- This is not the most sturdy lens but it does create great bokeh and the motor is definitely fast enough to keep up with portrait shooting. It might even seem a little pricy, but check out that aperture width. You won’t find anything in this price range capable of f1.5!
- Canon EF 50mm STM 1.8 $125.00 Link for Canon EF mount (but for this price, you can get a mount converter; will fit EF-S mount)
- Note: A good replacement as an 80mm for crop sensor shooters especially since EF lenses will fit on an EF-S mount!
- My first publication was shot with this lens and I ended up giving it to a young photographer at my church whose only lens’ autofocus stopped working. Otherwise, I would still have it! Great indoor portrait lens, just have to use your feet to zoom, but well worth it for the creamy bokeh produced in f1.8. This is a starting lens for almost every Canon shooter, and it’s the best bang for your buck on my list. Didn’t expect the Canon to be the cheapest, right!?
- Samyang 85mm 1.4 $249.00 Link is for Canon EF, Nikon, Pentax, Sony Alpha and Sony E mount
- Note: for APS-C cameras, this is going to act more like a 127mm to 136mm(canon), so I recommend getting the 35mm and 50mm.
- 85mm is a fantastic focal length for outdoor portraits and the extra length produces a rich bokeh. Not to mention, this is an f1.4 for under $250! But you are paying for the aperture, not superior lens quality. But at long as you take good care of it and keep it out of the rain, you will be in good shape.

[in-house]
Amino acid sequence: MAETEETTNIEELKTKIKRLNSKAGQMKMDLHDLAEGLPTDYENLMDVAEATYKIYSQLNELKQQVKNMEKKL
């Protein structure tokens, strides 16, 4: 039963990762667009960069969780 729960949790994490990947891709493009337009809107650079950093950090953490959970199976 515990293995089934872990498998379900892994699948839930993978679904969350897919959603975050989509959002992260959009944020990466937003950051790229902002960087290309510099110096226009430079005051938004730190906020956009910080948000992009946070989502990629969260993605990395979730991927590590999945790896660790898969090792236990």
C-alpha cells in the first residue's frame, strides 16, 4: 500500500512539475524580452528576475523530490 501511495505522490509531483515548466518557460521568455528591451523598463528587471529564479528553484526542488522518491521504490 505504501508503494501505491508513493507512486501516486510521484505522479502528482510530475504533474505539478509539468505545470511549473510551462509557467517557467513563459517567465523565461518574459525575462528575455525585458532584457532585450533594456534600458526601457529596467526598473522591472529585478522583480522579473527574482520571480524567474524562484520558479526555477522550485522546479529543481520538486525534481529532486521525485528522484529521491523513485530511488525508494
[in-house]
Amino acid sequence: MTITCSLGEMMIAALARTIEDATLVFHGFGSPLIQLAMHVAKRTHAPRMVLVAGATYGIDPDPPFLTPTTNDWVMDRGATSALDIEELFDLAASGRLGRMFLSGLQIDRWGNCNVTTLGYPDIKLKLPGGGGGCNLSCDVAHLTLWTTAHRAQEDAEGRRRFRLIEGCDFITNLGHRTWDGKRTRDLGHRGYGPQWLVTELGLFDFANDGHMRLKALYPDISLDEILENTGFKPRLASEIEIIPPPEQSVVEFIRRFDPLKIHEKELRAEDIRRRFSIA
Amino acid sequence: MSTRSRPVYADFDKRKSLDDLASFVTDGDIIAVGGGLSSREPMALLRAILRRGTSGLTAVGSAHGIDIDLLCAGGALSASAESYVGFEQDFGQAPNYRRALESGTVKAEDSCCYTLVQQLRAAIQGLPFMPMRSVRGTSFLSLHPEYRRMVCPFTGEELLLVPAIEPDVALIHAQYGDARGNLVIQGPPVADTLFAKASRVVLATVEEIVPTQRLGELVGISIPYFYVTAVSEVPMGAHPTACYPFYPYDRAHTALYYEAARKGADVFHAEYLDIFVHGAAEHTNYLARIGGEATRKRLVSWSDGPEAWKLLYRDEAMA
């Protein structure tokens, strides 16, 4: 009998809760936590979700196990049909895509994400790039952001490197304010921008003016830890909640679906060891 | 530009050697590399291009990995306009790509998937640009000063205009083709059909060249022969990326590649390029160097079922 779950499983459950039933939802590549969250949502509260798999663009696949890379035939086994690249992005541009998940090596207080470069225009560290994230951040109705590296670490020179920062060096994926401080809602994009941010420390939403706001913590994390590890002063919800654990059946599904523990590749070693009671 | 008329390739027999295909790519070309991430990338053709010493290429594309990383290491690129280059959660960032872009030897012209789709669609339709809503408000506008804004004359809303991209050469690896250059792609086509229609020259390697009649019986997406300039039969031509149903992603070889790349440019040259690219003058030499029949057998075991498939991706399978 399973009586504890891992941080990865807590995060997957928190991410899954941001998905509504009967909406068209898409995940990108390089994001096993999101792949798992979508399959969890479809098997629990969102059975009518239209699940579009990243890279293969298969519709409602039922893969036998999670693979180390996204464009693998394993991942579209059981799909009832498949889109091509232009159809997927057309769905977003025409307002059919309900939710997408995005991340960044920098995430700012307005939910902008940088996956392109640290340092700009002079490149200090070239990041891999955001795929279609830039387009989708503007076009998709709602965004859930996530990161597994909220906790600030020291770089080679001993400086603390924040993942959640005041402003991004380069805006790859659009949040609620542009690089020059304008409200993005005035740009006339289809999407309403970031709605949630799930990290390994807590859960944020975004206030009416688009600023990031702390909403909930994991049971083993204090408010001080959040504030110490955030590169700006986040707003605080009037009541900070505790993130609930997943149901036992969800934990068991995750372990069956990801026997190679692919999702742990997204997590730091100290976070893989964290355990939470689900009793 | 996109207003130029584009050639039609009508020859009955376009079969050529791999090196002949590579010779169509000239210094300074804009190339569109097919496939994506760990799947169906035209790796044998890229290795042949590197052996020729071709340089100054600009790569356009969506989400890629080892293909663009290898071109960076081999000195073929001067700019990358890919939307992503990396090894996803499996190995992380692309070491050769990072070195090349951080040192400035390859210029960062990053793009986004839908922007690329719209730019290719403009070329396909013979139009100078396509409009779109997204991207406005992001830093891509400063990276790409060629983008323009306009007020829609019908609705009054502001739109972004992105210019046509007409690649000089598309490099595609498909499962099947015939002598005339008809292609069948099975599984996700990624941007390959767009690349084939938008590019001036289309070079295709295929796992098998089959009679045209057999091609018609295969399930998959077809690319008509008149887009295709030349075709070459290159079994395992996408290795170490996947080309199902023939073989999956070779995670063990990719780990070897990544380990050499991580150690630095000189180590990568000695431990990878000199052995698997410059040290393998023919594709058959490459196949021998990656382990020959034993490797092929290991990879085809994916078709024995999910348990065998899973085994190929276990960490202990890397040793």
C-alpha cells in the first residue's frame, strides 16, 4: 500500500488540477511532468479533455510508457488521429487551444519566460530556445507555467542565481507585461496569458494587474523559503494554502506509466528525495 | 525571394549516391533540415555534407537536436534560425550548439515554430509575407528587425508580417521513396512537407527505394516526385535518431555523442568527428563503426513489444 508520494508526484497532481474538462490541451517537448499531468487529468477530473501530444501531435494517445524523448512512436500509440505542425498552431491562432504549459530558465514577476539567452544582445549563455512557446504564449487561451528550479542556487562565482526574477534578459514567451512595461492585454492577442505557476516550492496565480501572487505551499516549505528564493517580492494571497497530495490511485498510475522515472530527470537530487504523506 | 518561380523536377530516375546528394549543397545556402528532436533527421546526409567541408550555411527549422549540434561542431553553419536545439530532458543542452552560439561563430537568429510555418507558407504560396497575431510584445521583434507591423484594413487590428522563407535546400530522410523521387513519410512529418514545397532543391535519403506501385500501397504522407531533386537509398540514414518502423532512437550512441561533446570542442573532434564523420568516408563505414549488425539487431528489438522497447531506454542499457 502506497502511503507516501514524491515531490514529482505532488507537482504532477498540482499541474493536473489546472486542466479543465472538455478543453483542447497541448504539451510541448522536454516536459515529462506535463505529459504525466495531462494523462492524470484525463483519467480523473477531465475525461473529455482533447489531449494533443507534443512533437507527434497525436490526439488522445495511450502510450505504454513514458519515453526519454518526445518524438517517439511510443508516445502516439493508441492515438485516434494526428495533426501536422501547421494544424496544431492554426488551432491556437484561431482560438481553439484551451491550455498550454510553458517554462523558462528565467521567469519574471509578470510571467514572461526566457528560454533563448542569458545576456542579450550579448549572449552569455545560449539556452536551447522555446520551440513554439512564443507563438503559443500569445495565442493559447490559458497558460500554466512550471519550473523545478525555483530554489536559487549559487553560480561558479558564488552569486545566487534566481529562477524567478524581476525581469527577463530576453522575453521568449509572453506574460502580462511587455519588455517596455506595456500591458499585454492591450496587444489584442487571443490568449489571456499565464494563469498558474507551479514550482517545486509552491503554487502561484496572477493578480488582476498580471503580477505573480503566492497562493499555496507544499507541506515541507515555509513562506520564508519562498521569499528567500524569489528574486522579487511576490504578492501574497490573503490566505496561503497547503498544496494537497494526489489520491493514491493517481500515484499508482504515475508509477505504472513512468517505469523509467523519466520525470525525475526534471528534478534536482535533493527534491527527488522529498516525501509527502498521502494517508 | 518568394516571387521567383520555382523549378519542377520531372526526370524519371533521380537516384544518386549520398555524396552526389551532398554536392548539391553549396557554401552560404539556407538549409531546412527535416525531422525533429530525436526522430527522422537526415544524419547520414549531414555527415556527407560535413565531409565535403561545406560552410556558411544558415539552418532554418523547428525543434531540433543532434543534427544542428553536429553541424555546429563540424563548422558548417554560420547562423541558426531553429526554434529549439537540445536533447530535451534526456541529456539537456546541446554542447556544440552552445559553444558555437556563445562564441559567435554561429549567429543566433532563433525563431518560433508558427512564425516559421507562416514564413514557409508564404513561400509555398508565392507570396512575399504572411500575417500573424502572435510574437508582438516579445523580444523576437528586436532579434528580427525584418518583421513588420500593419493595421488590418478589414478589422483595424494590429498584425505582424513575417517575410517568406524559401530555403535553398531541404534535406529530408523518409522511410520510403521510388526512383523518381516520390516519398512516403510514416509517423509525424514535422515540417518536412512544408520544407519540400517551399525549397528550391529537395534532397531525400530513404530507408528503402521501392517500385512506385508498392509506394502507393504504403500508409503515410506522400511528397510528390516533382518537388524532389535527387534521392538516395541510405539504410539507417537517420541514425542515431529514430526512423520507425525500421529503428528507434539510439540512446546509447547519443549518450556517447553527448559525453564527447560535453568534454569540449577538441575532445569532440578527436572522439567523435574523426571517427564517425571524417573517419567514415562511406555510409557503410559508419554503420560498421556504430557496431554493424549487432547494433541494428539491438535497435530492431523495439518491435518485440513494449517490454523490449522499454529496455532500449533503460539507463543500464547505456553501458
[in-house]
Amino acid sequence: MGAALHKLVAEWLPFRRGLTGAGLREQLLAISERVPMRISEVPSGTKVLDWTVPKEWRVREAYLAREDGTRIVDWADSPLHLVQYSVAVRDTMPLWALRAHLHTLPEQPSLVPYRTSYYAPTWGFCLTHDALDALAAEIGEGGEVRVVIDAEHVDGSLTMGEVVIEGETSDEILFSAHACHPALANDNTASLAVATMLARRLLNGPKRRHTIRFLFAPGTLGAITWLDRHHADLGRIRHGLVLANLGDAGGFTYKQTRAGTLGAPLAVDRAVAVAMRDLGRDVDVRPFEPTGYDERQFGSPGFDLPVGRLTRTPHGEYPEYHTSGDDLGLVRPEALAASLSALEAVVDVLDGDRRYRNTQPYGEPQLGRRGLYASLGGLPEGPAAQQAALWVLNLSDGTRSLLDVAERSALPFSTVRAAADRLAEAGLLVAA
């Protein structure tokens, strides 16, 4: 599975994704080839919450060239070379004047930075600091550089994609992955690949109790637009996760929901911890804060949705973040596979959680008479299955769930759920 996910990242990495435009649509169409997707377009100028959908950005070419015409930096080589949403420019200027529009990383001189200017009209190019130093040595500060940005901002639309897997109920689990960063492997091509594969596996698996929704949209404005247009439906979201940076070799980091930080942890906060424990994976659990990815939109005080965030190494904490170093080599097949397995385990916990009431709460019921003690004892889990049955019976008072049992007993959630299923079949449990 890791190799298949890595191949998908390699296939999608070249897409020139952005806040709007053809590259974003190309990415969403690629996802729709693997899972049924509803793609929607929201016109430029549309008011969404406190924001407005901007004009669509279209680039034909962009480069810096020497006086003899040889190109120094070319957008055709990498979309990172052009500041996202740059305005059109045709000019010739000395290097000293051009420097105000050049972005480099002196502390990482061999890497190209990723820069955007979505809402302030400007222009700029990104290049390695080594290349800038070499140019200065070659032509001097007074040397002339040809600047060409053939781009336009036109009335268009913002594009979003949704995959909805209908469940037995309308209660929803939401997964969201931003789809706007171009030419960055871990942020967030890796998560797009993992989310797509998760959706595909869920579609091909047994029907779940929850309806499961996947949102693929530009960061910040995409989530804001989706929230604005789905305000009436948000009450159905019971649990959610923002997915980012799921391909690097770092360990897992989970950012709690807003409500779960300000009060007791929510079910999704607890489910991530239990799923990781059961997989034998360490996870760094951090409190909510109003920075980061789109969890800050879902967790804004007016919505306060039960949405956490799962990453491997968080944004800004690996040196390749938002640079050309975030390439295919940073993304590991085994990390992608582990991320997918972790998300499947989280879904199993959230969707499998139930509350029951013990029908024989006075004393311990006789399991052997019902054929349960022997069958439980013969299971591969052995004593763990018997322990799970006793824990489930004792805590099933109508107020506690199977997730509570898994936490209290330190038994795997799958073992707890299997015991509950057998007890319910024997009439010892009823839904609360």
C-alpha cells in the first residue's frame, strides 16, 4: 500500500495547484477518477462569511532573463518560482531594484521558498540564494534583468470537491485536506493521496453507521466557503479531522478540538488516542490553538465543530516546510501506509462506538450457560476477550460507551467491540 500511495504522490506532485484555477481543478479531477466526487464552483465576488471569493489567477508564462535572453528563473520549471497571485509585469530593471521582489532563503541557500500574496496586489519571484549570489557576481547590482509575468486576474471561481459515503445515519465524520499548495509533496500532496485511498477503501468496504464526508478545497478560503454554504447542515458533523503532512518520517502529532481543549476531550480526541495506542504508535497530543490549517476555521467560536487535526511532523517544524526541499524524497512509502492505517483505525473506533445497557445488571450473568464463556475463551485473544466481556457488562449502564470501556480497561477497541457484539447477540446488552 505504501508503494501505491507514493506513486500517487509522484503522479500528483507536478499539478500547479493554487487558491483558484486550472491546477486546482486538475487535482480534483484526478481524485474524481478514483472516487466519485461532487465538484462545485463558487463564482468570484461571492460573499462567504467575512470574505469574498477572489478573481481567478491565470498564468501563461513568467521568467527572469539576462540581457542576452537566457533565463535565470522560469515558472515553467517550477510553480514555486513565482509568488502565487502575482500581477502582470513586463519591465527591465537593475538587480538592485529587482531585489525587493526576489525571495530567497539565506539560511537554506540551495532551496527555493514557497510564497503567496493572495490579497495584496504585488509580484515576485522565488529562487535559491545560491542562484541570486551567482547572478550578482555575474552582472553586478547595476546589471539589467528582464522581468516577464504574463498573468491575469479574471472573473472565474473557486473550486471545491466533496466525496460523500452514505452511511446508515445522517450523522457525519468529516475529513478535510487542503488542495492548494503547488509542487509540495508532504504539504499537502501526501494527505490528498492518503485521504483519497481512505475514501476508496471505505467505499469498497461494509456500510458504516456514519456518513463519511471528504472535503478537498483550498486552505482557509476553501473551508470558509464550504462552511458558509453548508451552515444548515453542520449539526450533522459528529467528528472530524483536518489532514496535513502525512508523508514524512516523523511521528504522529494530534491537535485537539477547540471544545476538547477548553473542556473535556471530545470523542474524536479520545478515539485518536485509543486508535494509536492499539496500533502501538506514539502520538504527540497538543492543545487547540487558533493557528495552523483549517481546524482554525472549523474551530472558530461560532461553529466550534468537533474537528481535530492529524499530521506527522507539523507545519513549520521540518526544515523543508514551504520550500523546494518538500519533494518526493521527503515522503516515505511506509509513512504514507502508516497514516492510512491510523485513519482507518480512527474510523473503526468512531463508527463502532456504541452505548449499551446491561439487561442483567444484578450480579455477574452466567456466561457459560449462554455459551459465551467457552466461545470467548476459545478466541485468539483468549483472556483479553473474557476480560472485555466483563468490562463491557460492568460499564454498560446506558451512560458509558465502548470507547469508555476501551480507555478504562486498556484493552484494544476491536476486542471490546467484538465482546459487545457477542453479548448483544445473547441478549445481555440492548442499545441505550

- Sigma 18-35mm F1.8 Art $699.99 Link for Canon, Nikon, Pentax, and Sigma Mounts
- This is the only adjustable zoom lens on the list, but with great reason! You are getting Sigma’s top Art line with a fixed low aperture of 1.8! That’s amazing! From wide angle to studio portraits, any photographer could use this lens due to its versatility. But you are going to pay for that convenience.
- Canon EF50mm f1.4 399.00 USM Link is for Canon EF Mount
- Considered one of the best lenses for the money, this lens is a must have for the true professional Canon shooter. It comes with Canon’s USM, which means the autofocus is lightning fast, but a little noisy if you are using this for video. But f1.4… I guarantee you have seen professional portraits shot with this lens. $400 is well, well, well worth the money. This is the ultimate Nifty Fifty bang for your dollar.
- Canon EF85mm f1.8 499.00 USM Link is for Canon EF Mount
- And finally, the prime 85mm f1.8mm. You would think with a narrower aperture compared to the 50mm 1.4, you wouldn’t get the same creamy bokeh. But you would be wrong! Longer the lens, the more condensed which “amplifies” the shallow depth of field effect. This is a must for outdoor photography if you need the speed and quality of Canon.
2. Increase the distance from the background and your focal point
Bokeh is all about depth of field, so when you are struggling, see if you can move your subject further away from your background. The deeper the depth of field, the more it will be out of focus when focusing on your subject.
This is the same from landscapes to macro photography. Only with landscapes, you may need to move your subject feet or yards where macro photography could be inches or less. Just do it in small increments like 5% or 10% further until you get your perfect effect!
3. Background Choice is Key!